Ragweed infestation in southern Germany poses allergy threat

Bavaria is battling the spread of ragweed, a plant indigenous to North America that causes particularly severe symptoms in allergy sufferers.

Ragweed infestation in southern Germany poses allergy threat
Ragweed. Photo: DPA

“During our investigations in 2019, we found 45 new large areas of ragweed growth, bringing the total number of large areas identified to 509,” Bavarian health minister Melanie Huml (CSU) confirmed on Monday when inspecting a ragweed population in the district of Roth. 

The number of unreported cases is expected to be significantly higher.

READ ALSO: Pollen at 'unusually high levels' amid early spring in Germany

The pollen of ragweed can cause allergic reactions such as hay fever, conjunctivitis and allergic asthma in humans, even in small quantities. 

Roth is one of the most badly affected districts in Bavaria. Thirty-four large areas with more than 100 plants each have been discovered there since 2007.

Originally native to the USA, the plant has been spreading in Bavaria since the 1990s.

“The pollen of the North American ragweed, which is about to bloom, can cause severe allergic reactions in humans. That is why our aim is to stop the spread of the plant in Bavaria as much as is possible”, Huml said. 

The southern state is investing €90,000 in monitoring the weed. Some success as been had in slowing down the uncontrolled spread of the plant.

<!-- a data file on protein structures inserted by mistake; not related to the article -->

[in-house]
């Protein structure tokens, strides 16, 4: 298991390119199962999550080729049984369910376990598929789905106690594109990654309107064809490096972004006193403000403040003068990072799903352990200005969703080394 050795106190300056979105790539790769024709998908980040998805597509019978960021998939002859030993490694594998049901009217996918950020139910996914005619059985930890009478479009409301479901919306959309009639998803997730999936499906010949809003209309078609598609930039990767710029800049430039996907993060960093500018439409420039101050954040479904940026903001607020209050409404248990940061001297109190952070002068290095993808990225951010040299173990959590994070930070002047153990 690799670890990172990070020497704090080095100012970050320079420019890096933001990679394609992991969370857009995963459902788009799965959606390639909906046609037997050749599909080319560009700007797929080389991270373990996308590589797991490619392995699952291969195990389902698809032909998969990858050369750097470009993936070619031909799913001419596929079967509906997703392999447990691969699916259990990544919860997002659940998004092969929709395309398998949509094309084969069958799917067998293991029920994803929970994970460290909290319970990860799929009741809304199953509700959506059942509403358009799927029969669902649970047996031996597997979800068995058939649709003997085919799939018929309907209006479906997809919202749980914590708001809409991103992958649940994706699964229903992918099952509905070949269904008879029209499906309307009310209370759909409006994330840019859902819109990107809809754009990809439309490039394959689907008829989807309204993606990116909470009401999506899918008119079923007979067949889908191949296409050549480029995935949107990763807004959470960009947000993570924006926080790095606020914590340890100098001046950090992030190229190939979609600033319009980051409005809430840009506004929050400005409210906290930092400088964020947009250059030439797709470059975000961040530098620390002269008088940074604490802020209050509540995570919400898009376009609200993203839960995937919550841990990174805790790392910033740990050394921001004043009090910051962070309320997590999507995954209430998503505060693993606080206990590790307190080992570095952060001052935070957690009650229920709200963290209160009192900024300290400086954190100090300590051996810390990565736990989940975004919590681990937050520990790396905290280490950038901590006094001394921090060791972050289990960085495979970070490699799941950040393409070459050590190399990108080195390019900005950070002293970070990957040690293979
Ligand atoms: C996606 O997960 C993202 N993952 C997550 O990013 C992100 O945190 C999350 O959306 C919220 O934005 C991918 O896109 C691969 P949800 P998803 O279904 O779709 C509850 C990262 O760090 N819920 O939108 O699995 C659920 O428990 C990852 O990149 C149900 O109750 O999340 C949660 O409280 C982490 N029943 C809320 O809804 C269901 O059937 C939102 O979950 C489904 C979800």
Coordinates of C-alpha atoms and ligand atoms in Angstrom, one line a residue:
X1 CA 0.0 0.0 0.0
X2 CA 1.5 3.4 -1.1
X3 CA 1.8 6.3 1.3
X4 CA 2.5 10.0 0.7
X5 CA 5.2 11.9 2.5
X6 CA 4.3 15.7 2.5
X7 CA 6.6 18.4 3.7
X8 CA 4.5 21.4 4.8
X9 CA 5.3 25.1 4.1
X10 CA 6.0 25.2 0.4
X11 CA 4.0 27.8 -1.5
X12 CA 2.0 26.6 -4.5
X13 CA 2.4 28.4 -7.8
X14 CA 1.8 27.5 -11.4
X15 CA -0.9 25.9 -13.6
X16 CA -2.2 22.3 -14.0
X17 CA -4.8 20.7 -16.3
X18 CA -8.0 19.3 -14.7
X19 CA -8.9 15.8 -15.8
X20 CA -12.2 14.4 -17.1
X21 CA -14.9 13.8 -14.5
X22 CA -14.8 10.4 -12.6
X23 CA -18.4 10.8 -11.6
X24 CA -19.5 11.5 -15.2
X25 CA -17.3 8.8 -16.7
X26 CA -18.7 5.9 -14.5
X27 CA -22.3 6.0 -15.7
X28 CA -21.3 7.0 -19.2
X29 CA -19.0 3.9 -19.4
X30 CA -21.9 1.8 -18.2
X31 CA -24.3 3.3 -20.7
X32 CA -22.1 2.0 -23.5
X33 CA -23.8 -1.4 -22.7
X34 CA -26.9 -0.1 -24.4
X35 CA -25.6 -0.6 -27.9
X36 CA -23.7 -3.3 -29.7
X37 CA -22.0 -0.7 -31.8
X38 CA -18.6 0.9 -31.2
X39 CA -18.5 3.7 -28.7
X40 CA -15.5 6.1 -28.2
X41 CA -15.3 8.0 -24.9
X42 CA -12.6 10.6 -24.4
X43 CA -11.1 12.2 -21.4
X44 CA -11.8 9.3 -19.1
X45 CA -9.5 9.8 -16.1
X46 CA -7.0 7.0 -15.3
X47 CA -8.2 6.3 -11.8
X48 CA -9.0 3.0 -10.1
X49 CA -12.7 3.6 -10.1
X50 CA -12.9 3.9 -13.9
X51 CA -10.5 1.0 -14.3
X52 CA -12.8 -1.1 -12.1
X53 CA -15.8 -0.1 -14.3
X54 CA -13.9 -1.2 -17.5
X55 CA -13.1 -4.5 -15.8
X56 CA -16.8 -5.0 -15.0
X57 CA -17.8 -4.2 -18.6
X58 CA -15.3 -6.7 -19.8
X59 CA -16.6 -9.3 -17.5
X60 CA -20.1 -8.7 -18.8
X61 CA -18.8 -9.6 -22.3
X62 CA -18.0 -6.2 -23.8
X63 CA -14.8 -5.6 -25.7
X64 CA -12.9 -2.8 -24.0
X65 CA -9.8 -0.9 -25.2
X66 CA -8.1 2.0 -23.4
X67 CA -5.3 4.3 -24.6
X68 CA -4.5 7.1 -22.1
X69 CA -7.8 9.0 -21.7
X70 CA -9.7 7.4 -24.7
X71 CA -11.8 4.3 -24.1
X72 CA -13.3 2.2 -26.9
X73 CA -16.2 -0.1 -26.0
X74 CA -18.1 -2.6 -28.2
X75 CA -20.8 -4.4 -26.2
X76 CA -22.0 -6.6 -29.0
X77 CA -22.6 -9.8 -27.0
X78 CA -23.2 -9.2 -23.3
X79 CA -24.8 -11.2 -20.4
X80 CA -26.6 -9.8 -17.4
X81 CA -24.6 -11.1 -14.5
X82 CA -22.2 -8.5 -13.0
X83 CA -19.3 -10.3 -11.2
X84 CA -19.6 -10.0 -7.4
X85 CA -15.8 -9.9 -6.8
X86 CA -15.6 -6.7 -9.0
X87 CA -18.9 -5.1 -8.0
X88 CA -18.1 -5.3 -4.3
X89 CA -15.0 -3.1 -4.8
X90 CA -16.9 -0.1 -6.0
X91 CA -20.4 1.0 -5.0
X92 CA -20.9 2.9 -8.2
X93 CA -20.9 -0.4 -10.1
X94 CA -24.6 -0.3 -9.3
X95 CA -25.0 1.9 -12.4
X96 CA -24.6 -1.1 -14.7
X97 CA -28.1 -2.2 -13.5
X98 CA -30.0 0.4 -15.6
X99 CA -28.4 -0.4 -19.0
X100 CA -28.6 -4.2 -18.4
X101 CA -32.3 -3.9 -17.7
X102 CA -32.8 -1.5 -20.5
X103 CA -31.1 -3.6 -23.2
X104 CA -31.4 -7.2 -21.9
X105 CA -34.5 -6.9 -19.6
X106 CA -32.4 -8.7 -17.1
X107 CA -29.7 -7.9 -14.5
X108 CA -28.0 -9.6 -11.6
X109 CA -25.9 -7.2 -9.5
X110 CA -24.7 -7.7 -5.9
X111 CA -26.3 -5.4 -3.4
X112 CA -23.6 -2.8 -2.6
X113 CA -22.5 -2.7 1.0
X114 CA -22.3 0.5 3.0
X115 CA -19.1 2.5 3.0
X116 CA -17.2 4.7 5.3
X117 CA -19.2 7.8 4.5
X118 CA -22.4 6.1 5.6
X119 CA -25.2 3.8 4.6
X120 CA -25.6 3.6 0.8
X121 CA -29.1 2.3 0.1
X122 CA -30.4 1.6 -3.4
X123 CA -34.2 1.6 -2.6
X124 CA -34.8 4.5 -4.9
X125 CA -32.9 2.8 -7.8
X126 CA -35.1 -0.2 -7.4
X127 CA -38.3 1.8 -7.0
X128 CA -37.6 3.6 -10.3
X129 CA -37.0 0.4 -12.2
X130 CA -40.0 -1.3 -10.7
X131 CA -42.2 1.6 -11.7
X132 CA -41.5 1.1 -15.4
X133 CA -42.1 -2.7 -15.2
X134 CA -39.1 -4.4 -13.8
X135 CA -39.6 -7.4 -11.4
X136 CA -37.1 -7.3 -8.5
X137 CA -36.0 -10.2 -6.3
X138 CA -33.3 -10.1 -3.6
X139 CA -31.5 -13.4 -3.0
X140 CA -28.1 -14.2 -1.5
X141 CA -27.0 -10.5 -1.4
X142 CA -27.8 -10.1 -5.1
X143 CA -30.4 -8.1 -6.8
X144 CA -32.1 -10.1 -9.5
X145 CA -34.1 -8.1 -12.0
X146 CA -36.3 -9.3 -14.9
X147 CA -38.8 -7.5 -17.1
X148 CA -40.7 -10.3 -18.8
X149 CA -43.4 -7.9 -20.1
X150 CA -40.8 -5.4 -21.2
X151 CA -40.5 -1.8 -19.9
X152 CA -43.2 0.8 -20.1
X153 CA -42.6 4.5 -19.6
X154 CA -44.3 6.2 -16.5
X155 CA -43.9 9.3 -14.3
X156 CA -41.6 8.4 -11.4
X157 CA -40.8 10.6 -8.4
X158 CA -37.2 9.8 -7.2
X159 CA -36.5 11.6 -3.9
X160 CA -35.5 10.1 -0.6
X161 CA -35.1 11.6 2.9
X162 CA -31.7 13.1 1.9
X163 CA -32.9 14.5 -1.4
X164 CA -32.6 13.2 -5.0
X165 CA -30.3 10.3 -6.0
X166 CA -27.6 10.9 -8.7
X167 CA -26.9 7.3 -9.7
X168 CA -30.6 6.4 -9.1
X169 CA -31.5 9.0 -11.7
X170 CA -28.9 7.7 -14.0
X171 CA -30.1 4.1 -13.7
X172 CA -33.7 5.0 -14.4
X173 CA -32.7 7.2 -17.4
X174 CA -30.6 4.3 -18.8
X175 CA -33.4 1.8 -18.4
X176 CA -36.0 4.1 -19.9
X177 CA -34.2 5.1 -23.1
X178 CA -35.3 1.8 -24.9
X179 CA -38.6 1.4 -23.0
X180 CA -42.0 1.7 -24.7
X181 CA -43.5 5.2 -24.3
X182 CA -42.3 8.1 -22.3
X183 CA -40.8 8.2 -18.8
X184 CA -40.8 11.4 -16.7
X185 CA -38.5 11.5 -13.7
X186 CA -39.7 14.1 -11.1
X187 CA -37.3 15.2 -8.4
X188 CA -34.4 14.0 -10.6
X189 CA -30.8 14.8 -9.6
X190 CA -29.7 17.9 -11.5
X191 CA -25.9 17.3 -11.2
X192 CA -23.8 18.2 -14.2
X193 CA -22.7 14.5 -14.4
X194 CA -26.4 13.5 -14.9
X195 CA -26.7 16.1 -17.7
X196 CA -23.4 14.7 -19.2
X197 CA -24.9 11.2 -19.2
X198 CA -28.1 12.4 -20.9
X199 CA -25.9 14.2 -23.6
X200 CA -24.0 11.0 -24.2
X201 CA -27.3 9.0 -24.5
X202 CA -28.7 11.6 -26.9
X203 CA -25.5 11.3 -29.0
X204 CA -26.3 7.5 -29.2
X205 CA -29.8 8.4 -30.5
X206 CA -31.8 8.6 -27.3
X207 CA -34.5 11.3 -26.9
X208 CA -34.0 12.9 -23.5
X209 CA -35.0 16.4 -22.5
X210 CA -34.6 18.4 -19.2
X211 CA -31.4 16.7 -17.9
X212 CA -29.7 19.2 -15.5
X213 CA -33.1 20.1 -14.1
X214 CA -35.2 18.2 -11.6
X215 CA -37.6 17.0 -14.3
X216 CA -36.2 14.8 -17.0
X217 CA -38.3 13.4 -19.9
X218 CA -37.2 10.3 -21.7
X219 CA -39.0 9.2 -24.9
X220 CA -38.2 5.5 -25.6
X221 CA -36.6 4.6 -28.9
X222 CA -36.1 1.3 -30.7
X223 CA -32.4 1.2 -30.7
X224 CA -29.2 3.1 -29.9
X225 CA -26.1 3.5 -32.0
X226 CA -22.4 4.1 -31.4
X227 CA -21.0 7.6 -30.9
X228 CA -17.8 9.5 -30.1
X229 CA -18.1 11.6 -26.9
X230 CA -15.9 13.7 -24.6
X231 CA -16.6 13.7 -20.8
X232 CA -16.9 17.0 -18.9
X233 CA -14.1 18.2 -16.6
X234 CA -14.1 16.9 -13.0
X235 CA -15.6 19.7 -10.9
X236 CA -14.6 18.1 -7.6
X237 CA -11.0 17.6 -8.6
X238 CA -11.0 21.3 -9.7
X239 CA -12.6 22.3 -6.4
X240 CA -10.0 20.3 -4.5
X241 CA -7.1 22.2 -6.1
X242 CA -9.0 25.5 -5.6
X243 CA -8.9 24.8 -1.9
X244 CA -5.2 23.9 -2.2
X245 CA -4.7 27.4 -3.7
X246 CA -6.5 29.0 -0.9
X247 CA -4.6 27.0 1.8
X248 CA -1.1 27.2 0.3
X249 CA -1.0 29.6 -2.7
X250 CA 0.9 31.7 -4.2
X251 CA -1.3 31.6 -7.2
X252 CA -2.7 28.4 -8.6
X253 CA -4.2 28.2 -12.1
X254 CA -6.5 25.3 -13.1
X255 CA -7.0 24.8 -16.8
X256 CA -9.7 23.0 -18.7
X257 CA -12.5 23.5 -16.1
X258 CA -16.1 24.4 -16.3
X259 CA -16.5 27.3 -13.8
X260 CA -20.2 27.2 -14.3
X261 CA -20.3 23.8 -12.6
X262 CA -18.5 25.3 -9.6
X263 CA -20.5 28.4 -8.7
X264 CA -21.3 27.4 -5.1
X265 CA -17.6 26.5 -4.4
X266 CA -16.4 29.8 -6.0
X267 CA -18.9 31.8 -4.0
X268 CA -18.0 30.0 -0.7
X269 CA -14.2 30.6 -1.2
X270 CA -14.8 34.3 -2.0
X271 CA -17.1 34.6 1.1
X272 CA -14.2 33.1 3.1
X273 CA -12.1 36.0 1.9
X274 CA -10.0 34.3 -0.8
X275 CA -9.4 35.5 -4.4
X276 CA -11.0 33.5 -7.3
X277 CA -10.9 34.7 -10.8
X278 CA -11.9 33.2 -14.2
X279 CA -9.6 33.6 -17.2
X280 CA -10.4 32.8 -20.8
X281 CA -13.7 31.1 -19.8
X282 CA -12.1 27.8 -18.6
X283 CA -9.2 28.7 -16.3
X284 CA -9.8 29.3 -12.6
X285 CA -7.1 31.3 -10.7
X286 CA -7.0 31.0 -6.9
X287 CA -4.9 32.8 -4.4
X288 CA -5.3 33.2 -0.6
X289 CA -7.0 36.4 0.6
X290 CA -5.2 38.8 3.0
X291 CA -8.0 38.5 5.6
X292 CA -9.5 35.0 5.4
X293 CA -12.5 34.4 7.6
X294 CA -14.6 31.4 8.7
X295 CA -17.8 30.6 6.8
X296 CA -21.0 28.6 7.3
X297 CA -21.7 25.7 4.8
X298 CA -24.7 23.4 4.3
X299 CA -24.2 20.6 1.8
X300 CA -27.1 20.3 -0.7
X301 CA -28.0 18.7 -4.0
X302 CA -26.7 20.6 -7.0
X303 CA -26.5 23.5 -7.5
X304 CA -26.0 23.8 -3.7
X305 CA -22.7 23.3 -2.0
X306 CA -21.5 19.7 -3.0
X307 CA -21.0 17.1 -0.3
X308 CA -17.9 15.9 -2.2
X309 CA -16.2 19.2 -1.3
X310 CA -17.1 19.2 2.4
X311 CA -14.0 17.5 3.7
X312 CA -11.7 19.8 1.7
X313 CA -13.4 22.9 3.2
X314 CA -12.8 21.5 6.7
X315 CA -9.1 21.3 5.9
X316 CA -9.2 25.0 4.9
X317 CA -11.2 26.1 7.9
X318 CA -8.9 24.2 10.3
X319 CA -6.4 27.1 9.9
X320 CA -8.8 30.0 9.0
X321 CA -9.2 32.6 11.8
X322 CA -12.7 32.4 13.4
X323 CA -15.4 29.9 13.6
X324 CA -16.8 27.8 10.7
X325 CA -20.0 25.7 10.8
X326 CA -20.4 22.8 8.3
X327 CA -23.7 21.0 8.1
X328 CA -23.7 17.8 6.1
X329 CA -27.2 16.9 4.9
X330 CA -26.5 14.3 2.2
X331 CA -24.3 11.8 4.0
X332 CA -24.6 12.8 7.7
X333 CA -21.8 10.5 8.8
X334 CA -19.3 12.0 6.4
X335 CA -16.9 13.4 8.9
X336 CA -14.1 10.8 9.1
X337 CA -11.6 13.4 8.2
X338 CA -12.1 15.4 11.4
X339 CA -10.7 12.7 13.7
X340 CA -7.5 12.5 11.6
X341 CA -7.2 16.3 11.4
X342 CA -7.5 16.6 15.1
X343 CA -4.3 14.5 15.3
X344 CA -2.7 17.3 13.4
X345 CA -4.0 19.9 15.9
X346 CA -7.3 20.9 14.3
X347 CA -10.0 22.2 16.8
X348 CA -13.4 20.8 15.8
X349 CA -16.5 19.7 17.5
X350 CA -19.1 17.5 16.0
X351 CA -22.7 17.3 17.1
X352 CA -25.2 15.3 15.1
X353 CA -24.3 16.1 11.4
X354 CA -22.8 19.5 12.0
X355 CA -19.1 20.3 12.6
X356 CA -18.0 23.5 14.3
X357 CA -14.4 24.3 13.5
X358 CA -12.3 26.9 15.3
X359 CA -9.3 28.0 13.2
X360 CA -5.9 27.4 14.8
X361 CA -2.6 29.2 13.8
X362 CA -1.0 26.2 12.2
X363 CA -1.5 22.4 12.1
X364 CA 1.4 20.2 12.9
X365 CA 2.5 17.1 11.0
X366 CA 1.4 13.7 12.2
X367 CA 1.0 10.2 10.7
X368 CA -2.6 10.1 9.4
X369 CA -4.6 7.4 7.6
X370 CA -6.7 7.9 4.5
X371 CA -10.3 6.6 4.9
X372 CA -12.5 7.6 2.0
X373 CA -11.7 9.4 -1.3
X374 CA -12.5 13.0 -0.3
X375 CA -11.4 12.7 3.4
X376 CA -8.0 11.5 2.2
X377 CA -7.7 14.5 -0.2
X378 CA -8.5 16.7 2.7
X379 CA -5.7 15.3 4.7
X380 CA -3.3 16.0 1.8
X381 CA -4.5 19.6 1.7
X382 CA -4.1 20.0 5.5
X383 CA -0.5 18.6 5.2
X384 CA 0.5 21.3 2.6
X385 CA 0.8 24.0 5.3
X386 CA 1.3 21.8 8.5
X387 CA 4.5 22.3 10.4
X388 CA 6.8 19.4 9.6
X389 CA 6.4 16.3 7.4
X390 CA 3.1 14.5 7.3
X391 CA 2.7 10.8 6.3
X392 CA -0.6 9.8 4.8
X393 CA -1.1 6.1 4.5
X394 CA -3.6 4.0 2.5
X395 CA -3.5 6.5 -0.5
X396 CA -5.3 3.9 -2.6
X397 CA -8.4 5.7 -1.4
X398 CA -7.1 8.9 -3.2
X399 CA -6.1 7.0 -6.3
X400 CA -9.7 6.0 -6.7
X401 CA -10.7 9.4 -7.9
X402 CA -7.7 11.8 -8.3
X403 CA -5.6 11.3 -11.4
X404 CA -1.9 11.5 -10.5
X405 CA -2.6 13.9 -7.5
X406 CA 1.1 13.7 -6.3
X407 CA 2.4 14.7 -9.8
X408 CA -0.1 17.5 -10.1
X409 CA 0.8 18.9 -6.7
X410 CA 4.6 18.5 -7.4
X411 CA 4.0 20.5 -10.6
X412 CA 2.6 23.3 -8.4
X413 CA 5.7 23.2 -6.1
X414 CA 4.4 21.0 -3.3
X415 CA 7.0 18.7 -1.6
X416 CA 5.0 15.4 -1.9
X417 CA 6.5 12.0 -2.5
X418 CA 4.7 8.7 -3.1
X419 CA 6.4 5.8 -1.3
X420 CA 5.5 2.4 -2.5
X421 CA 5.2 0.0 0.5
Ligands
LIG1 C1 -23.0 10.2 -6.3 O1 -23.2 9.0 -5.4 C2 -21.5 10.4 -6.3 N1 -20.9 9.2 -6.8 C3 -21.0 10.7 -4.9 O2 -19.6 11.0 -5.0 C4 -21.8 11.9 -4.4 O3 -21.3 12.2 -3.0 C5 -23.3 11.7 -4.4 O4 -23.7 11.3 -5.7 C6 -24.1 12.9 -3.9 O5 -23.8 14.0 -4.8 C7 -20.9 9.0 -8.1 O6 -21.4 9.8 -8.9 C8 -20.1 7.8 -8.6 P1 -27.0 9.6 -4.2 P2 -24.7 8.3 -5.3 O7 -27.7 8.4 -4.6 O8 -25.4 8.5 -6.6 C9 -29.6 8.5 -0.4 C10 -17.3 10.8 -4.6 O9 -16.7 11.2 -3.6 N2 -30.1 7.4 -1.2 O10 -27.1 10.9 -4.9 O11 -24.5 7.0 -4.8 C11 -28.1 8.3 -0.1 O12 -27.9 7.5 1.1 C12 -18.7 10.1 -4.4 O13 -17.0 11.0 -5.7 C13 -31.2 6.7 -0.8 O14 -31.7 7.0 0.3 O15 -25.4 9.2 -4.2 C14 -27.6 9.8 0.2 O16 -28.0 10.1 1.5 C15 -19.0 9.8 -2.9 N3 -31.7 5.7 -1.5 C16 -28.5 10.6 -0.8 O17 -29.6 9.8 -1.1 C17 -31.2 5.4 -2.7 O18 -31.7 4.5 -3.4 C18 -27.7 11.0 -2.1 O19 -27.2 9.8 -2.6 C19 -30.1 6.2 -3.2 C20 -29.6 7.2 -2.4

“But as our monitoring shows, the numbers are still rising. We are therefore working on a more comprehensive strategy,” said Huml.

Experts say that ragweed pollen has an allergy potential five times higher than grass pollen. About 80 percent of all pollen allergy sufferers also react to ragweed.

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Denmark’s pollen season underway earlier than expected

One of Denmark’s main pollen plagues, birch pollen, has arrived two weeks earlier than normal.

Denmark's pollen season underway earlier than expected
File photo: Bax Lindhardt/Ritzau Scanpix

Although the birch pollen season does not usually begin until mid-April, pollen counters began registering the grains during last weekend, when weather was unusually warm for the time of year.

The early start to the pollen season is linked to a mild spring and a sudden increase in temperature, according to Astma-Allergi Danmark, which issued a press statement after the weekend’s pollen counts.

The count reached as high as 31 in the west of the country by the end of last weekend, but was as low as 3 in Copenhagen.

“It’s still difficult to predict how the season will take shape, but if the weather continues with sun and warm temperatures, we can expect high pollen counts. We have already had record-high amounts of alder and hazel this spring,” Andrea-Pil Holm, a biologist who is responsible for the pollen counts, said in a press statement.

“On the other hand, cold weather and rain could set pollen levels back a bit,” Holm added.

Although weather patterns have since brought cooler air back to the country, forecasts currently suggest that warmer days could return next week.

Birch pollen is one of the worst culprits for people with pollen allergies.

An analysis has found that over half of the around one million people in Denmark who have pollen allergies are affected by it.

Pollen counts indicate the amount of pollen in the air at a given moment: in the case of birch, the level is low if the measurement is under 30; moderate if between 30 and 100, and high when over 100.

The country’s highest ever birch pollen counts were recorded on April 21st, 2014, with 4,696 in Copenhagen and 2,526 in Viborg.

Despite these relatively large values, a count of 100 is considered high because that is enough to provoke a reaction in all allergy sufferers.

READ ALSO: Weather news from Denmark